2 Animal L. 123 (1996)
Beyond the Law: Agribusiness and the Systemic Abuse of Animals Raised for Food or Food Production

handle is hein.journals/anim2 and id is 135 raw text is: BEYOND 2rilE LAW: AGRIBUSINESS AND THE SYSTEMIC
Animals raised for food or food production in the United States are, in large
part, excluded from legal protection against cruelty. This article describes
the minimal state and federal laws relating to such animals and documents
numerous recent amendments to state anticruelty statutes that have placed
the definition of cruelty tofarm animals in the hands of the farming commu-
nity. Mr. Wolfson argues that these amendments contradict the historical
purpose of anticruelty statutes originally enacted to protect farm animals.
The article also contrasts this regressive legal development with progressive
European legislation. Finally, Mr. Wolfson outlines a pathfor reform.
Since the early nineteenth century, Western society has enacted laws
to protect animals from cruelty. While such laws were originally intended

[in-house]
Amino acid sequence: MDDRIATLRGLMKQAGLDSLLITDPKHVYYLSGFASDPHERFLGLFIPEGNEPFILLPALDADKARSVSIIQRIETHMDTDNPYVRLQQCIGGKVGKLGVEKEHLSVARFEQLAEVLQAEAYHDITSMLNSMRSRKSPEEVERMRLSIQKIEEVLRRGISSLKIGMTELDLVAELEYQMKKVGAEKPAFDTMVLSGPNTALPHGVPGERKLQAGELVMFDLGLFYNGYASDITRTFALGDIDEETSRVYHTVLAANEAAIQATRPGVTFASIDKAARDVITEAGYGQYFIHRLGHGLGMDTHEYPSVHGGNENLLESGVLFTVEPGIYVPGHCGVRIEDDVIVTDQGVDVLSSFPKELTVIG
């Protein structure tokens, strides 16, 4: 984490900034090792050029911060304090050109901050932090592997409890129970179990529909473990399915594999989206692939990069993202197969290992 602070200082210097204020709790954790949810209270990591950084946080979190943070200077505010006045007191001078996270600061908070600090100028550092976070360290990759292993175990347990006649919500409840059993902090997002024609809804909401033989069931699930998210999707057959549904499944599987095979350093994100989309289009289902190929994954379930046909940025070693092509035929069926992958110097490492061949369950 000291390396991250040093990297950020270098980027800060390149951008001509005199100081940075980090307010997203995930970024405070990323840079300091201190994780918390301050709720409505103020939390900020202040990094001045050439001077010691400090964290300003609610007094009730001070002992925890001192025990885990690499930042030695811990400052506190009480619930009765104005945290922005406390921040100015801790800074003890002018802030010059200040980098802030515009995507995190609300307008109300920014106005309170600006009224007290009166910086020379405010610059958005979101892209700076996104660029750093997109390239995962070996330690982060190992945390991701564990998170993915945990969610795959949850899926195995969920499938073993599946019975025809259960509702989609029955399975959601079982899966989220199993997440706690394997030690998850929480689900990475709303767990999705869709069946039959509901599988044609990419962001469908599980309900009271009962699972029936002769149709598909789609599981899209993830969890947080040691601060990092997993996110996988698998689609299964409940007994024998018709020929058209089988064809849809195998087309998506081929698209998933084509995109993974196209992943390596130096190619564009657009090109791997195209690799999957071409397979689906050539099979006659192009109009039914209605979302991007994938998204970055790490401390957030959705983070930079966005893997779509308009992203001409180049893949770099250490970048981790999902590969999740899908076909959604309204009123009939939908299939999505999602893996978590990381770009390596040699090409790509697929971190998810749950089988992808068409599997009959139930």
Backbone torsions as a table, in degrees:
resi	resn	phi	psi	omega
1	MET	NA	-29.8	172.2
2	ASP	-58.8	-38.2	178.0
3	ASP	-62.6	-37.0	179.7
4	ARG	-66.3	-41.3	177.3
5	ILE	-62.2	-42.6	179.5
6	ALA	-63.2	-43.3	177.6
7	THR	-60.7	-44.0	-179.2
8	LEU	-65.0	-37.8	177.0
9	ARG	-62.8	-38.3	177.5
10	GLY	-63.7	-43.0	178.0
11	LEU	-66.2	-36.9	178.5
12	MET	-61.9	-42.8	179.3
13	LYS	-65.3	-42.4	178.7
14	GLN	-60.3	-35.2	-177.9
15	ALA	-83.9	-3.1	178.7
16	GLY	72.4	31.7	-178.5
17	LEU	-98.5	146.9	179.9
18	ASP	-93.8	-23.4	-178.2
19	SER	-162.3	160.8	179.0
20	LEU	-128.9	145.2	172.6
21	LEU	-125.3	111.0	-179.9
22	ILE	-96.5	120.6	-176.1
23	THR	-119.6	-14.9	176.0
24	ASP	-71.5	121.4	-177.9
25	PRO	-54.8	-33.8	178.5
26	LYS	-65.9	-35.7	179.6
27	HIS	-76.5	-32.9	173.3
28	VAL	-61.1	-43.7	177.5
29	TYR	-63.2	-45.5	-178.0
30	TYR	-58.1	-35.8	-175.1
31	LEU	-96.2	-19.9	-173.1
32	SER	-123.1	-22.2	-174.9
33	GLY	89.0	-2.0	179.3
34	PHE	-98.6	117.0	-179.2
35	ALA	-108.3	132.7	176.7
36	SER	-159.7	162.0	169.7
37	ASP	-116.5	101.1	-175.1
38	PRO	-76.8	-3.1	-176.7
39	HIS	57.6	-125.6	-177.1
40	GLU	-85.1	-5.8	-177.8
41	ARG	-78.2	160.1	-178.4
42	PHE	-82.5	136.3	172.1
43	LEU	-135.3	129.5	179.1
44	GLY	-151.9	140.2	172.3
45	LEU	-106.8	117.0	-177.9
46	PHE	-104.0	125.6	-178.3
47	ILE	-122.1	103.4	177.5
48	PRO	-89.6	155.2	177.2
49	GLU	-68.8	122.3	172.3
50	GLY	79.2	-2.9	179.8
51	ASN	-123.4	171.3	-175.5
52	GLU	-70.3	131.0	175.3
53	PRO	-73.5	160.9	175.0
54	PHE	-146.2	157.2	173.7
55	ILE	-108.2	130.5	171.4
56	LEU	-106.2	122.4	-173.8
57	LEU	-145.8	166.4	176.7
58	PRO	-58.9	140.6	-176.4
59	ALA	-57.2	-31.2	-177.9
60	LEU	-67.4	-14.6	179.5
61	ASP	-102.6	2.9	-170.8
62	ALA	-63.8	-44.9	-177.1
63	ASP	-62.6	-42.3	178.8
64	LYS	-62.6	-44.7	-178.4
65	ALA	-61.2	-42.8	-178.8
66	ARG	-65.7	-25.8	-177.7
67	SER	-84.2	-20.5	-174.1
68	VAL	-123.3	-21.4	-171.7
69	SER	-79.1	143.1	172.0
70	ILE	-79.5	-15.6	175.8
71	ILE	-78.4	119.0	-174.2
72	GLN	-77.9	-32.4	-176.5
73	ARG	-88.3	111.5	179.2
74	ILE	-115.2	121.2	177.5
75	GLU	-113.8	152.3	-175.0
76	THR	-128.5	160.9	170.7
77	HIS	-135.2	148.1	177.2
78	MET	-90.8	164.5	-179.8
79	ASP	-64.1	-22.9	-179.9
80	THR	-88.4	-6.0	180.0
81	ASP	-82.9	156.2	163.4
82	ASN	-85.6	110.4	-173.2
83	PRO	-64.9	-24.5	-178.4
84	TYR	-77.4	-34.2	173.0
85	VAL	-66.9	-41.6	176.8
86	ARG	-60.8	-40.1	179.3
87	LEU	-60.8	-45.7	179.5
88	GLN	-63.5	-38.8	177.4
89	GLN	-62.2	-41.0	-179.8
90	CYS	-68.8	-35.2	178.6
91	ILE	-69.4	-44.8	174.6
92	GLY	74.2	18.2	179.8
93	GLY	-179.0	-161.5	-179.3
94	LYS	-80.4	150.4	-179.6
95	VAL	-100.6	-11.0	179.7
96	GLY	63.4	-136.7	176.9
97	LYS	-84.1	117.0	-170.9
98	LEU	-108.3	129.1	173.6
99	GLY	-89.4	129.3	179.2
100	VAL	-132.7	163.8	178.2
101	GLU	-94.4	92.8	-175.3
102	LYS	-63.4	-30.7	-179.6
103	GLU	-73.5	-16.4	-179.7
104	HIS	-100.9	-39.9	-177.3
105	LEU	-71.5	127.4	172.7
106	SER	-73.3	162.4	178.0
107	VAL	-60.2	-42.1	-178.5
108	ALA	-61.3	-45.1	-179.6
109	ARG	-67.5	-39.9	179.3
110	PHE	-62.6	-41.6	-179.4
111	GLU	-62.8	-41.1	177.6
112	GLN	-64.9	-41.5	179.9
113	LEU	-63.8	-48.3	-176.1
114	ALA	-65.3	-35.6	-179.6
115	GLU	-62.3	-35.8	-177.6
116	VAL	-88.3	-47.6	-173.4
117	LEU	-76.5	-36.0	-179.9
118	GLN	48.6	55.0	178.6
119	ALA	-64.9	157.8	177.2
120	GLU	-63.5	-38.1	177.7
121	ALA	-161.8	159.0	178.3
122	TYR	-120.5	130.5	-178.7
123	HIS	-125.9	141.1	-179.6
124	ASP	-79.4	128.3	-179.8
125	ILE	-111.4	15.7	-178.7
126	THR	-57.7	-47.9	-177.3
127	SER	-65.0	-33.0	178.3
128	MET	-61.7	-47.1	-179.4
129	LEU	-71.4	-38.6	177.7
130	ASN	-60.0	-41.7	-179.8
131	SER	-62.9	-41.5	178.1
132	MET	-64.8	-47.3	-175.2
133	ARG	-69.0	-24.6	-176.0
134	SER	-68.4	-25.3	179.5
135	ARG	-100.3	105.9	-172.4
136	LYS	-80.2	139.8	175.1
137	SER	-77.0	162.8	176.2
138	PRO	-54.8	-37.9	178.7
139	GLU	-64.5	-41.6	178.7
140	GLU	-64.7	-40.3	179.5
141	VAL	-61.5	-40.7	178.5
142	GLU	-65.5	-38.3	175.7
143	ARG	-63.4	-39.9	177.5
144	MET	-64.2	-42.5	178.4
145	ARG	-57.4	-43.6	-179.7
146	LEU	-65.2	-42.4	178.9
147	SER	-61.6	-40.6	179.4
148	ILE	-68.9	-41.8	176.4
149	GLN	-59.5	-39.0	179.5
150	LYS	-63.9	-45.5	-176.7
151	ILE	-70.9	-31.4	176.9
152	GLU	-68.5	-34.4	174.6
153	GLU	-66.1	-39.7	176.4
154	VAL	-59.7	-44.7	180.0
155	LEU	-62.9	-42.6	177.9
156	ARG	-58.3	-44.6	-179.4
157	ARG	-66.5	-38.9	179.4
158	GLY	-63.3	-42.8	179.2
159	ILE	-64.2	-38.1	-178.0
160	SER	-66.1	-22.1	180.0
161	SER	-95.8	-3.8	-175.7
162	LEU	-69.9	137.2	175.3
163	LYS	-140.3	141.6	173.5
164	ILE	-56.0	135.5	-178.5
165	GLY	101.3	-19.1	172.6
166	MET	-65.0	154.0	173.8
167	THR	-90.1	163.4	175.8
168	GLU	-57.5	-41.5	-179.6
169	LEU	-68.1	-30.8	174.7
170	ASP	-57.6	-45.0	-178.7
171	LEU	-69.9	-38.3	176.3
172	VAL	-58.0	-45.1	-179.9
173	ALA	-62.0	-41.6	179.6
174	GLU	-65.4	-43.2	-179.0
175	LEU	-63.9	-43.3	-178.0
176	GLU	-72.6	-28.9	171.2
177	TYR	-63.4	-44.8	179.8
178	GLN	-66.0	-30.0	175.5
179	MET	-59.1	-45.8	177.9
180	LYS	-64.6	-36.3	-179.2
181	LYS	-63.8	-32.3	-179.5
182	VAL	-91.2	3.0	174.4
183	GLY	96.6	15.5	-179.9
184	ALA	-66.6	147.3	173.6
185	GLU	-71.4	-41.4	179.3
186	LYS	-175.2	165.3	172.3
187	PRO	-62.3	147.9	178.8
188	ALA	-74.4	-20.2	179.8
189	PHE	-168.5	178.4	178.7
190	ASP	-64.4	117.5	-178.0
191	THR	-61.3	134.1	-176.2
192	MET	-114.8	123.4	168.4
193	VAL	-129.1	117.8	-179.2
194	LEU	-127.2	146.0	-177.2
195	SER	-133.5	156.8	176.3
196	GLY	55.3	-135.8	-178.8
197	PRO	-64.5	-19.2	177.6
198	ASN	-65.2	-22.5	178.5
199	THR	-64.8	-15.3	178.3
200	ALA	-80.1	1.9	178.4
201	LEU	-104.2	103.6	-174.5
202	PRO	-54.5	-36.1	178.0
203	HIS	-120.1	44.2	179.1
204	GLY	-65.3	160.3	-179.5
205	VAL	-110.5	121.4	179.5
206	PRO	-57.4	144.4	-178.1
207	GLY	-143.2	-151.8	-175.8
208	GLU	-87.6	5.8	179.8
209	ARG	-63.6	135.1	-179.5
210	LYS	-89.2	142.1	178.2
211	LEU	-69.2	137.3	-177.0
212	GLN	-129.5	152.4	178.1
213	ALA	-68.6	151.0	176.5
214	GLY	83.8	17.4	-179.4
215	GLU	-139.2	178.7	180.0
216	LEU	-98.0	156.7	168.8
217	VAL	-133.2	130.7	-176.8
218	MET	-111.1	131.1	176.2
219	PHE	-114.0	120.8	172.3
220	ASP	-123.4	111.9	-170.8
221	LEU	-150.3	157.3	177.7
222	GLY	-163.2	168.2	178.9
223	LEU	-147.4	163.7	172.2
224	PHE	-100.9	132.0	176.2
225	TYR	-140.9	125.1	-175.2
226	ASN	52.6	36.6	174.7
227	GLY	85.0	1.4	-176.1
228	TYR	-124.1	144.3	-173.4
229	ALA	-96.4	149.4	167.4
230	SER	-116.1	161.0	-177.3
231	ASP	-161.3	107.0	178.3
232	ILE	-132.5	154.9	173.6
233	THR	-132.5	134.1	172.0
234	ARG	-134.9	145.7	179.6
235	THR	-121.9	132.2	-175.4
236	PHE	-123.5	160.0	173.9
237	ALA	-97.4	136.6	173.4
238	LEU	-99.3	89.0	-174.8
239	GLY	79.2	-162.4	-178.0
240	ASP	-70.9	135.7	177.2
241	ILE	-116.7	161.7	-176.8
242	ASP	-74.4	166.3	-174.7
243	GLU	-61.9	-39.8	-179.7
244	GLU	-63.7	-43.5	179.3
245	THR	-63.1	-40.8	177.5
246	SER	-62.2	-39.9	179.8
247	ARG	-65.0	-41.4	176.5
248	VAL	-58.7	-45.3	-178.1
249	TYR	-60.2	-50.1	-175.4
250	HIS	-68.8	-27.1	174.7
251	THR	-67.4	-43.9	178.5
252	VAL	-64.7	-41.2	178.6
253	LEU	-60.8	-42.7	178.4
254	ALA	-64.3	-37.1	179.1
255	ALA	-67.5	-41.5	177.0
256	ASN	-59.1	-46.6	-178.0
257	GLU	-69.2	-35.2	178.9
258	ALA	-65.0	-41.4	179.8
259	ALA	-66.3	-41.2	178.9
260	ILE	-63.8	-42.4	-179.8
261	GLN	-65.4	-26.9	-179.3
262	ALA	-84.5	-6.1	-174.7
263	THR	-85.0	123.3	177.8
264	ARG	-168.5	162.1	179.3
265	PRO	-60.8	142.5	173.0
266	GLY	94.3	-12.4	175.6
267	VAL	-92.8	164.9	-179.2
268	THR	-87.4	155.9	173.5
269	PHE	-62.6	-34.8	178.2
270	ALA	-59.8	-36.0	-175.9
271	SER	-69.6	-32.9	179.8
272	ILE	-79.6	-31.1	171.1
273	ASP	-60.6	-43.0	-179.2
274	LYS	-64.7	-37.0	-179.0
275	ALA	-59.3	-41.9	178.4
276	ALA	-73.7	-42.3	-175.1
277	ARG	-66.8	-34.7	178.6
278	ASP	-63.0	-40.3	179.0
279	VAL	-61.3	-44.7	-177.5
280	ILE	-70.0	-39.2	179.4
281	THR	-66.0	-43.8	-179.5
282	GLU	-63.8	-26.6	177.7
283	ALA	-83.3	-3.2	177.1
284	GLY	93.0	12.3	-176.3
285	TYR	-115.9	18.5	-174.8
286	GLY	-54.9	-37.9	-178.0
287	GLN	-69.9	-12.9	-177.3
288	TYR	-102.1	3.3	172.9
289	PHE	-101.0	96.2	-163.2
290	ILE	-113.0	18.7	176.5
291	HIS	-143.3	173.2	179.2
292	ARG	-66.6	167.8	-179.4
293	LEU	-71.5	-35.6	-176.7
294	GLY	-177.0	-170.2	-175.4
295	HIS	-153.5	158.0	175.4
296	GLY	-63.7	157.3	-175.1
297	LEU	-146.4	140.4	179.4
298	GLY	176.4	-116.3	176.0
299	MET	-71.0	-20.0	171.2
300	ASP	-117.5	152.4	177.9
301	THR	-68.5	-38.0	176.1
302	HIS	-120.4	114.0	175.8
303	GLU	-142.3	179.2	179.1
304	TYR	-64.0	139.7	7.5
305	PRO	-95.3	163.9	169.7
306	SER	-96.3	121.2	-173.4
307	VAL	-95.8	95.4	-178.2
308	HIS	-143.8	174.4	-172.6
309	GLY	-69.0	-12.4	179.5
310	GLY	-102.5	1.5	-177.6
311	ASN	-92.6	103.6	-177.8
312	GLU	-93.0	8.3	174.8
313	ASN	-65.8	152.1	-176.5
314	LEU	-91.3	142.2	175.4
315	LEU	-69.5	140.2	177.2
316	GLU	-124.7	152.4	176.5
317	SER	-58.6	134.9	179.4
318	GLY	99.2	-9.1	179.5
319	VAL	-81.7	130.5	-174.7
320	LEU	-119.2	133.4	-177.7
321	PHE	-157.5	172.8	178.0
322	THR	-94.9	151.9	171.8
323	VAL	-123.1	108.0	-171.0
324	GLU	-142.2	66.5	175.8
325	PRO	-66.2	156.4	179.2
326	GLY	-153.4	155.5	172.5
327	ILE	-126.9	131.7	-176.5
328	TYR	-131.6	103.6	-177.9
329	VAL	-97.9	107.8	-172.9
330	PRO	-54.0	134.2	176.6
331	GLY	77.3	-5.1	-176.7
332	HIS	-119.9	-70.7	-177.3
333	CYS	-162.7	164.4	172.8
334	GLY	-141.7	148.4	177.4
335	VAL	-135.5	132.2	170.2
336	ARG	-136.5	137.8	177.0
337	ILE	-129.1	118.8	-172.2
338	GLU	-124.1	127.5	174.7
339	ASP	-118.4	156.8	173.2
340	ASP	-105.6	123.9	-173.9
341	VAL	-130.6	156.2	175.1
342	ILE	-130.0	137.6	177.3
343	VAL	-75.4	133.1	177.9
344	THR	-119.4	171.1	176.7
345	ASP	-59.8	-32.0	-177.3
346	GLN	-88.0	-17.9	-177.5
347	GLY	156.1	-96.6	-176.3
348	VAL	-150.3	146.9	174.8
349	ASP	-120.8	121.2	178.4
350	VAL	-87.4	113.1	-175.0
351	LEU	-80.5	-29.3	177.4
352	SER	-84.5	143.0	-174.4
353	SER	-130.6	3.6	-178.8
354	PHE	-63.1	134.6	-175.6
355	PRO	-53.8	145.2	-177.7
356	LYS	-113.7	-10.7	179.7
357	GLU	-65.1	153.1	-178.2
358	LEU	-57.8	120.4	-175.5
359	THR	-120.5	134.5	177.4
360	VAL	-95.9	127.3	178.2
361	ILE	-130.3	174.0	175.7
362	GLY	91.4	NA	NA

to protect animals such as cows, sheep, and horses, they have generally
evolved to cover all domestic animals, including dogs and cats. In recent
years, however, a large number of U.S. states have amended their an-
ticruelty laws. Today, the majority of U.S. states prohibit, at least in part,
the application of their anticruelty statutes to farm animals.
Specifically, twenty-eight states have enacted laws that create a legal
realm whereby certain acts, no matter how cruel, are outside the reach of
anticruelty statutes as long as the acts are deemed accepted, common,
customary, or normal farming practices. These statutes have given the
farming community the power to define cruelty to animals in their care.
Similarly, certain states' anticruelty statutes also exclude poultry, which
represent an estimated ninety-five percent of the more than seven billion
farm animals slaughtered annually.
* Associate, Milbank, Tweed, Hadley & McCloy in New York City;, J.D. 1993, Harlan
Fiske Stone Scholar, Columbia University School of Law. Mr. Wolfson also studied at the
College of Law, London, England.
1 I would like to thank the following individuals for their invaluable input and criticism
Henry Spira, Elinor Molbegott, Kathrin Wanner, Gene Bauston, Dr. Andrew Rowan, Lisa
Weisberg, Steven Wise, Martha Fineman, Melisse Cunningham, and Merritt Clifton. I would
also like to thank my wife, Dr. Louise A. S. Murray, without whose assistance this paper
would not have been possible.


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